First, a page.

Rounds of tequila and more beer just kept coming. Like Chris had assured me, these were indeed good guys. And good riders, too. I should really stop doubting Chris like I do.
After a great Thai dinner, we smoked stogies around the fire, talking about the day's ride. Coyote Cal’s owner, Rick, sat with us for a while and reminisced about old Baja.

The next day we all had the Dirt Riders Breakfast Special and planned the route ahead. While Ted was fueling up, he noticed his front tire was flat. Ruben, a longtime Baja rider had a new tube installed in less than 15 minutes. Ruben then headed back to San Diego and we headed south along the coast.

Rob had a very cool drone and got some footage of the guys riding up and through the volcano south of Erendira.

Chris was Jonesing to ride on the beach and I assured him he would...but we turned toward San Vicente instead of continuing to the beach wheelies will have to wait.

Note: I was using a combo of tracks I'd made or collected over the years and Rob was using his recently purchased E32 Baja tracks (I gotta get that) and he also had the classic Baja Almanac (great maps).

The route continued to be rutted and washed out but otherwise rideable…so, typical Baja.

We fueled up in San Vicente then headed a few miles south on Hwy 1 to La Calentura, taking that dirt road to Valle de la Trinidad at Hwy 3. In less than 40 miles we were chomping on carne asada tacos at El Rancho. As always, good stuff. Rob ate 6!
It was about 3:30 and we’d planned to take one of 3 routes back to Tecate: The pine forest via Laguna Hanson and Ramona’s or the Compadre Trail or a secret route I hadn’t tried though El Jamau. However, the decision was made to jut slab it back to Ensenada, then take the toll road to Tijuana. No worries. We headed out on the highway.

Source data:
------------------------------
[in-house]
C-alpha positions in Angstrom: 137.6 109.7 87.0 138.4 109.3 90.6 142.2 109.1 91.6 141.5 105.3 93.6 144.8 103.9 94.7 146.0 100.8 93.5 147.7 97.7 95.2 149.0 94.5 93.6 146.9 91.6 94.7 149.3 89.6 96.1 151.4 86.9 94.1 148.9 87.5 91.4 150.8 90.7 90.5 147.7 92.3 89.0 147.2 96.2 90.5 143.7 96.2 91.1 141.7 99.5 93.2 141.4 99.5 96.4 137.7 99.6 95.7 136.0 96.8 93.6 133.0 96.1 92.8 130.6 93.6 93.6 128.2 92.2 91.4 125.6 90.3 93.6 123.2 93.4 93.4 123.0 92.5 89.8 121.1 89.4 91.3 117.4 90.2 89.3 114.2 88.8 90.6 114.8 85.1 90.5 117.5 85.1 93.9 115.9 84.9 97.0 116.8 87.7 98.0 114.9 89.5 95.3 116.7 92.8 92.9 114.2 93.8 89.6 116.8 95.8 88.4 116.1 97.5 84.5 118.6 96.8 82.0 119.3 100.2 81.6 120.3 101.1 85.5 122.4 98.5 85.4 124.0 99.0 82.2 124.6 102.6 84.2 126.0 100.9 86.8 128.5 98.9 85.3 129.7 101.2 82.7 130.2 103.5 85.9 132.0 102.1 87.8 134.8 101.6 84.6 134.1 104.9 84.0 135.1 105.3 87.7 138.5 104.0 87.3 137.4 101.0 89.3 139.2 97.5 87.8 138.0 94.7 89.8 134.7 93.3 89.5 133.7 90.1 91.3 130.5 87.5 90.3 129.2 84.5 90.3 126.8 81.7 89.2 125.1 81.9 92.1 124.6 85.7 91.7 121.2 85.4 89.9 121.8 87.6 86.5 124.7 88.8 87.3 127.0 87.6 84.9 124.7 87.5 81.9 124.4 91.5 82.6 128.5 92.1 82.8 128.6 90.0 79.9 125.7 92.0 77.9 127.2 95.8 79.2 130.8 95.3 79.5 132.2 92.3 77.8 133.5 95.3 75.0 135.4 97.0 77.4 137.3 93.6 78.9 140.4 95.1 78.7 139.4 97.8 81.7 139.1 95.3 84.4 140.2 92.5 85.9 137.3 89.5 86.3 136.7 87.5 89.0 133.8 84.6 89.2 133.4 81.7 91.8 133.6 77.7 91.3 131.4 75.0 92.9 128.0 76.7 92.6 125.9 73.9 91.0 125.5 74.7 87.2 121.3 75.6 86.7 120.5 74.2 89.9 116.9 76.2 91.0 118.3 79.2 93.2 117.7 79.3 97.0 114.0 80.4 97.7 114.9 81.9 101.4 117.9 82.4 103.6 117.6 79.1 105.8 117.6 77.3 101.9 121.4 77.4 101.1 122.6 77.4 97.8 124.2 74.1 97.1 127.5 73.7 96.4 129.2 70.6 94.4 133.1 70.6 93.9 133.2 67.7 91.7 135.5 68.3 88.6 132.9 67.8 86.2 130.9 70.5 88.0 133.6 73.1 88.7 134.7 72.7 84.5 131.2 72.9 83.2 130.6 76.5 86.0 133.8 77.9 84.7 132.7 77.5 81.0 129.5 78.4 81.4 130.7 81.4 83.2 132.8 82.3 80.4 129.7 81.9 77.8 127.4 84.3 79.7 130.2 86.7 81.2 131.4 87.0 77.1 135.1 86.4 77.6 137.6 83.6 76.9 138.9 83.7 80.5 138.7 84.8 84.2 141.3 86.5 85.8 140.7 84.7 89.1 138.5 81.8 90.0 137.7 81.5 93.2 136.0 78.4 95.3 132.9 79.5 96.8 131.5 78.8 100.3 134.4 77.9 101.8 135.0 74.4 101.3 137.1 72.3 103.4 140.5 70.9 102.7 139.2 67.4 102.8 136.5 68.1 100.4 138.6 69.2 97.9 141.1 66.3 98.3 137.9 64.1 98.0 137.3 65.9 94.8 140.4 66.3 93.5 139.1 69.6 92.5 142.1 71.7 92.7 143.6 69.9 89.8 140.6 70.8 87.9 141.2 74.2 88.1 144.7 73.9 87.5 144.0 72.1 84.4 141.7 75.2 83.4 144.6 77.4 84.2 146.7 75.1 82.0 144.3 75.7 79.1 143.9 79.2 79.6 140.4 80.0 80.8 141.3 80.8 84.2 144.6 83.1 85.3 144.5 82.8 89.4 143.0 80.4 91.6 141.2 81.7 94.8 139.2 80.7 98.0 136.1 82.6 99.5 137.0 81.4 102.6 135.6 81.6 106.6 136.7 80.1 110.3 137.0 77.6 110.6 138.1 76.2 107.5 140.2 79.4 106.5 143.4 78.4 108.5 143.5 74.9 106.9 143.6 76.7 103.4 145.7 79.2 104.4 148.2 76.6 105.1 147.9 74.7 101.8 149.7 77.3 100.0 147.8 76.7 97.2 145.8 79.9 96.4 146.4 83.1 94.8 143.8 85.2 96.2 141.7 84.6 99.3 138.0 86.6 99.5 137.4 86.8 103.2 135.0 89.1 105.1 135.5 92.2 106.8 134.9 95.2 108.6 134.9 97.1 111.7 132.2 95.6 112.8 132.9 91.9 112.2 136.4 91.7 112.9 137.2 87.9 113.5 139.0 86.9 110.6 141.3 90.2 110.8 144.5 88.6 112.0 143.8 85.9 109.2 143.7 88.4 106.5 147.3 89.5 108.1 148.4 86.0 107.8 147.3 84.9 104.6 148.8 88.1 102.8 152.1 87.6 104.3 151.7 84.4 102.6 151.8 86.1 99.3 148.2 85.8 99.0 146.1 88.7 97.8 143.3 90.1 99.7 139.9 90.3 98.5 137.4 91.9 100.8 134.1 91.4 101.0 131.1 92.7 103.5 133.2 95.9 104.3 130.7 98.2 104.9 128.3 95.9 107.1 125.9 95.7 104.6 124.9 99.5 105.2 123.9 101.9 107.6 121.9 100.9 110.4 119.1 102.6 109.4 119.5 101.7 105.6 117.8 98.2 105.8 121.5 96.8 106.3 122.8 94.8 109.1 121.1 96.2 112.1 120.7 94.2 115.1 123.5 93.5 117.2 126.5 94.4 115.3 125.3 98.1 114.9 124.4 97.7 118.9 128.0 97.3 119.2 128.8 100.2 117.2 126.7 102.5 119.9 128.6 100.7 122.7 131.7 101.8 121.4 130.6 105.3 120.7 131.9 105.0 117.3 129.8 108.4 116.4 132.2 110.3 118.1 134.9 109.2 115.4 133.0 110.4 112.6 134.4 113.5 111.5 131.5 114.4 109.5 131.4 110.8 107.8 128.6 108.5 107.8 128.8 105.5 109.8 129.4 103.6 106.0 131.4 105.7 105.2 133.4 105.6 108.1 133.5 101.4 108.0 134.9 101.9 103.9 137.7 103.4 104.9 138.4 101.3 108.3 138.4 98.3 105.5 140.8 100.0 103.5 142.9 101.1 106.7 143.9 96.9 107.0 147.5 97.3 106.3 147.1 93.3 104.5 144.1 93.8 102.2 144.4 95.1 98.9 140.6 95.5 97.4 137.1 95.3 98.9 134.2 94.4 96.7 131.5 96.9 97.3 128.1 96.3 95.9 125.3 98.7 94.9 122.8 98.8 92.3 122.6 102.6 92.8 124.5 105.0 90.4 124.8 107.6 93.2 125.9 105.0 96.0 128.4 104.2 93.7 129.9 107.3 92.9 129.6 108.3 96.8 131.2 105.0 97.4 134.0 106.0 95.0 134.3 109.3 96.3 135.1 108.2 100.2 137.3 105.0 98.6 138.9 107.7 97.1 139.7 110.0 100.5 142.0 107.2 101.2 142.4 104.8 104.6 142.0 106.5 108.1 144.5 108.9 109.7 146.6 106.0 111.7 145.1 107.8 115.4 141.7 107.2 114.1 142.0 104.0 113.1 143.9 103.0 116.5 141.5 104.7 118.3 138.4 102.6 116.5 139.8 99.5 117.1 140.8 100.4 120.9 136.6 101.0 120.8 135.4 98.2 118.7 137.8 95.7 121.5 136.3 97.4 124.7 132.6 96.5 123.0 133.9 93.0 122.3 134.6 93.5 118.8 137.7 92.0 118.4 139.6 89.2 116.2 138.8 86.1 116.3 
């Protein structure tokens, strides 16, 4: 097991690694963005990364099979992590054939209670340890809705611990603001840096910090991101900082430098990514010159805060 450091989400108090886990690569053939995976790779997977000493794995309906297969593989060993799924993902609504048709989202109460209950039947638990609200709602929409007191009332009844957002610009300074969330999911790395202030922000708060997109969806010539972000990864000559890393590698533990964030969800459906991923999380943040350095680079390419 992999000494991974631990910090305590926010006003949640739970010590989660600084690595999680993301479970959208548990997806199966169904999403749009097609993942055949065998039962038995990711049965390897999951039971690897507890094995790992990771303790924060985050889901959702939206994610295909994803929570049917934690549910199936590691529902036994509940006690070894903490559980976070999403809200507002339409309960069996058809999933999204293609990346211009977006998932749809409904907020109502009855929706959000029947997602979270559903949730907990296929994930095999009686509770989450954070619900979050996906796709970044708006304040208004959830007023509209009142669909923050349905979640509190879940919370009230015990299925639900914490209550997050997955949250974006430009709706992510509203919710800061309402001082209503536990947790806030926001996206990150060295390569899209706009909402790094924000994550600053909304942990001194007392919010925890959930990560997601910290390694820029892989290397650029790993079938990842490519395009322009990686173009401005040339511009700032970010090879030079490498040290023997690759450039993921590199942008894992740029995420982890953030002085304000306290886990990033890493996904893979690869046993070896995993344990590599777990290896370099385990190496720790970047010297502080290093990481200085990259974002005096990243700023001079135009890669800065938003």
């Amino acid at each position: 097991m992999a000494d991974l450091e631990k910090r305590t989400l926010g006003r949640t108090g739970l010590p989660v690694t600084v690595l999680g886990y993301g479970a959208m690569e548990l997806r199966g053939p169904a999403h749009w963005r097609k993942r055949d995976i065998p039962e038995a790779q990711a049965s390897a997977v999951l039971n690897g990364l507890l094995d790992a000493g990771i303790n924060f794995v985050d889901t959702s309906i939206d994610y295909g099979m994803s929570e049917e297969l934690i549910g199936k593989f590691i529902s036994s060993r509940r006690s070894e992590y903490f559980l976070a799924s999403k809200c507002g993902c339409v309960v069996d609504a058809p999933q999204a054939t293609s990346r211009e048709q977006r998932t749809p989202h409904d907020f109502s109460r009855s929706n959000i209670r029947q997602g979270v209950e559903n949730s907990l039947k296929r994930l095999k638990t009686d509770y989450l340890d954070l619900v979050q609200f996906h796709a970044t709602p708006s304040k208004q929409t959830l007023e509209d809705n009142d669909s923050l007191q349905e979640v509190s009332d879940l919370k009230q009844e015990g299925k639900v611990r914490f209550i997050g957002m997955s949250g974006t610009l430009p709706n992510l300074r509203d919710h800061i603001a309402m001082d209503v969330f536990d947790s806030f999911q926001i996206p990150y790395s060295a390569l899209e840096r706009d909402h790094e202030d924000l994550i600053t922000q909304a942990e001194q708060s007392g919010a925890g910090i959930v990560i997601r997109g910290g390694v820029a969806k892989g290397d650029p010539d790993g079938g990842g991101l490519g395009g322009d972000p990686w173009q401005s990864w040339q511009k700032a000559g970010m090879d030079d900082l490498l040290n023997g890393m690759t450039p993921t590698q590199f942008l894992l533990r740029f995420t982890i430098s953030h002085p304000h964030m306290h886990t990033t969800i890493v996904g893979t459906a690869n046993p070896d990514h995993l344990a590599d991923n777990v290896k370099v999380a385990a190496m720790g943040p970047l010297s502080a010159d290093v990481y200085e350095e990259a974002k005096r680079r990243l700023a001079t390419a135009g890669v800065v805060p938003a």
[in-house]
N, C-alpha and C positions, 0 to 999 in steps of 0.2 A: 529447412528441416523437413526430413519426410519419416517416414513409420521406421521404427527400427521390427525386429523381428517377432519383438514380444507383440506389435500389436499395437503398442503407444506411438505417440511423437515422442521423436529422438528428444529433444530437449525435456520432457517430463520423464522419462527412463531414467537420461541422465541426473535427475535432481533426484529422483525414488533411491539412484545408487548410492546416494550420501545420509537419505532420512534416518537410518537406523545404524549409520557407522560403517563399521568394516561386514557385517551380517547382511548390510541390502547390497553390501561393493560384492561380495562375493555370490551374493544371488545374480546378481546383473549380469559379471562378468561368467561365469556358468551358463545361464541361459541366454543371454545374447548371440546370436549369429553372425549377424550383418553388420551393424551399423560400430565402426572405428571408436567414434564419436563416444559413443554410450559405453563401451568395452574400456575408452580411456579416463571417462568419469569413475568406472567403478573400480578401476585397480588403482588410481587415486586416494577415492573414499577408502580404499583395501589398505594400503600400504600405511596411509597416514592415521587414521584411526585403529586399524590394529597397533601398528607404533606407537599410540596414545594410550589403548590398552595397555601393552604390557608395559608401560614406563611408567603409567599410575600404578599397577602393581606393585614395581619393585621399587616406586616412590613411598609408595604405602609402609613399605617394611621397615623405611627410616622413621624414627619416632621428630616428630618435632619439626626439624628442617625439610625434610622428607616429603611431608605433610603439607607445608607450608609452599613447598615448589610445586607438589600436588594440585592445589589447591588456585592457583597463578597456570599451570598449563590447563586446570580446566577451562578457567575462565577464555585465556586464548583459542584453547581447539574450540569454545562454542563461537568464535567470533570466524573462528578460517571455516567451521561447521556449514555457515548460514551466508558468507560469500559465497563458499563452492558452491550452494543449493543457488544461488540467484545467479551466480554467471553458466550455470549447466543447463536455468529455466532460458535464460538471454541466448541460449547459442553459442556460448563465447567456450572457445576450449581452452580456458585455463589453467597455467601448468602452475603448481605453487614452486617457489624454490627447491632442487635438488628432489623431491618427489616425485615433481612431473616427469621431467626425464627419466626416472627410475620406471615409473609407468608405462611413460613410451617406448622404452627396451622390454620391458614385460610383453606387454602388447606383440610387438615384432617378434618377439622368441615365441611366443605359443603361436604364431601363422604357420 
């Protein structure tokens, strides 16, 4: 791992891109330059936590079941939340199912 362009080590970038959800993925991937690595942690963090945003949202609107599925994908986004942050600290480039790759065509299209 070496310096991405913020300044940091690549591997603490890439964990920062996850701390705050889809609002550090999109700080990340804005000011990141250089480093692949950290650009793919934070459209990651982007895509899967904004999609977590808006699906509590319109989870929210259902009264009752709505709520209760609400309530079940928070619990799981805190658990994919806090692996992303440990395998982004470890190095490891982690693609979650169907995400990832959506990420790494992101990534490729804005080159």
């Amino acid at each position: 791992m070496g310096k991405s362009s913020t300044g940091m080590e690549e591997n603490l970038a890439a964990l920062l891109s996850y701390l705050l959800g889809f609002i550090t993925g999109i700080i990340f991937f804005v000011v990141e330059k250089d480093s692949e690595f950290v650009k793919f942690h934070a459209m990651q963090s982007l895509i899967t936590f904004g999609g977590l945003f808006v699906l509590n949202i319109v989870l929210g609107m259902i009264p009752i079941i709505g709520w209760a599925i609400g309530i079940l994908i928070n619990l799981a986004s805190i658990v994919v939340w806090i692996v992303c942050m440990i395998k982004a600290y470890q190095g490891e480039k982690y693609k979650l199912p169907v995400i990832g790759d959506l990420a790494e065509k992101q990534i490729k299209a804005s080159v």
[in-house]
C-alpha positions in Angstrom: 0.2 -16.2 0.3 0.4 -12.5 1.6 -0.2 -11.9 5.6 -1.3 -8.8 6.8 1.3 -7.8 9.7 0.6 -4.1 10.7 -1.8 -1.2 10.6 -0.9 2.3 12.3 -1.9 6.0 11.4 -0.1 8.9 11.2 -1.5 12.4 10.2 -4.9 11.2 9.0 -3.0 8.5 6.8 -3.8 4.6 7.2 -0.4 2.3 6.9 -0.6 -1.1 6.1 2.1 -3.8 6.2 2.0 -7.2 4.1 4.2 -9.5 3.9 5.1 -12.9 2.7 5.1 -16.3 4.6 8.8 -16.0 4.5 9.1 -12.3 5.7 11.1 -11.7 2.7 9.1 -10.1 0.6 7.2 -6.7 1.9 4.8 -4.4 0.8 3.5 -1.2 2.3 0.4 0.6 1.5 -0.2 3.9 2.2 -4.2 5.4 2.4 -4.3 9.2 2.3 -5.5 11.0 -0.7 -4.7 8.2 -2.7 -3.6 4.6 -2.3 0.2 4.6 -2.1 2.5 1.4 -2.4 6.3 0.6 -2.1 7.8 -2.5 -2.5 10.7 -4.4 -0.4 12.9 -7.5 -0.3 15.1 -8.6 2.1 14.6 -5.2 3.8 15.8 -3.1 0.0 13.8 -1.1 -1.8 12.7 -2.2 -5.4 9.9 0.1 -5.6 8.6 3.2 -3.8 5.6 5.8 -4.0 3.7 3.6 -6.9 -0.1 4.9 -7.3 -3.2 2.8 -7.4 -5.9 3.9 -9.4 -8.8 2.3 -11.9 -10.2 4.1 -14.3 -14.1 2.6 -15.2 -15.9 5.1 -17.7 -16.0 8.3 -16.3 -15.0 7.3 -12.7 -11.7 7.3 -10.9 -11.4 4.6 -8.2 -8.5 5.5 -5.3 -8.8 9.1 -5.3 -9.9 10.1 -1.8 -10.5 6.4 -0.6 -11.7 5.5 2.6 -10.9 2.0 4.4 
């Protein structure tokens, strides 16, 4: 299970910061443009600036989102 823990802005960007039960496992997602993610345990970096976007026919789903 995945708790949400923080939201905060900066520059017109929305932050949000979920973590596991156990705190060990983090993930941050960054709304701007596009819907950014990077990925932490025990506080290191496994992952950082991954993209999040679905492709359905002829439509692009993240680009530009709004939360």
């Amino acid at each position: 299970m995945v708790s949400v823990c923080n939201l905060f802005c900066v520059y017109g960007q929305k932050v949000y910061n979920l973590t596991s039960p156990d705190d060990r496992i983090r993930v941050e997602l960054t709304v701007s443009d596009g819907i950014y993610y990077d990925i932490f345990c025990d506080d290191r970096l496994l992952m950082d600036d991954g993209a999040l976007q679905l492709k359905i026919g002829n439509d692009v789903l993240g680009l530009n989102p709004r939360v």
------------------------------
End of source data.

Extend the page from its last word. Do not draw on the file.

Ian disappeared somewhere around the Ojos Negros cut-off and we didn’t see him after that.

We made good time on the way back to TJ then crossed the border in less than 8 minutes. I waved as I headed home on the 805 right before 6pm.

What a great weekend ride. The other riders were top notch: Excellent riders and good people. The weather was perfect and the riding conditions epic.

As I always do, I vowed to return. And 5 other heads nodded in agreement.


  1. Awesome! It sounds like it was just an awesome group ride (I have an aversion to group rides because, well, too many cooks in the kitchen--or is that kooks?).

    And what a diverse place: Danish cult compound?... Great Thai dinner?... Wild.

    1. I agree about too many kooks spoiling the ride, but I always end up having fun.

      I don't ride solo as much as I used to but I still prefer riding alone or with one other person.

  2. I prefer one other person or a small group. I find that people's paces and riding styles can differ so much. It sounds like you guys had a great time though.

    I have to ask what was the dirt riders breakfast special? I was guessing at leftover warm beer from the night before, then I thought "silly rabbit, they wouldn't leave any beer.........."

    1. Ah, yes. The DRC breakfast is comprised of two local ranch eggs, 2 pices of bacon, a big waffle and coffee. All for the very reasonable price of $7 (US).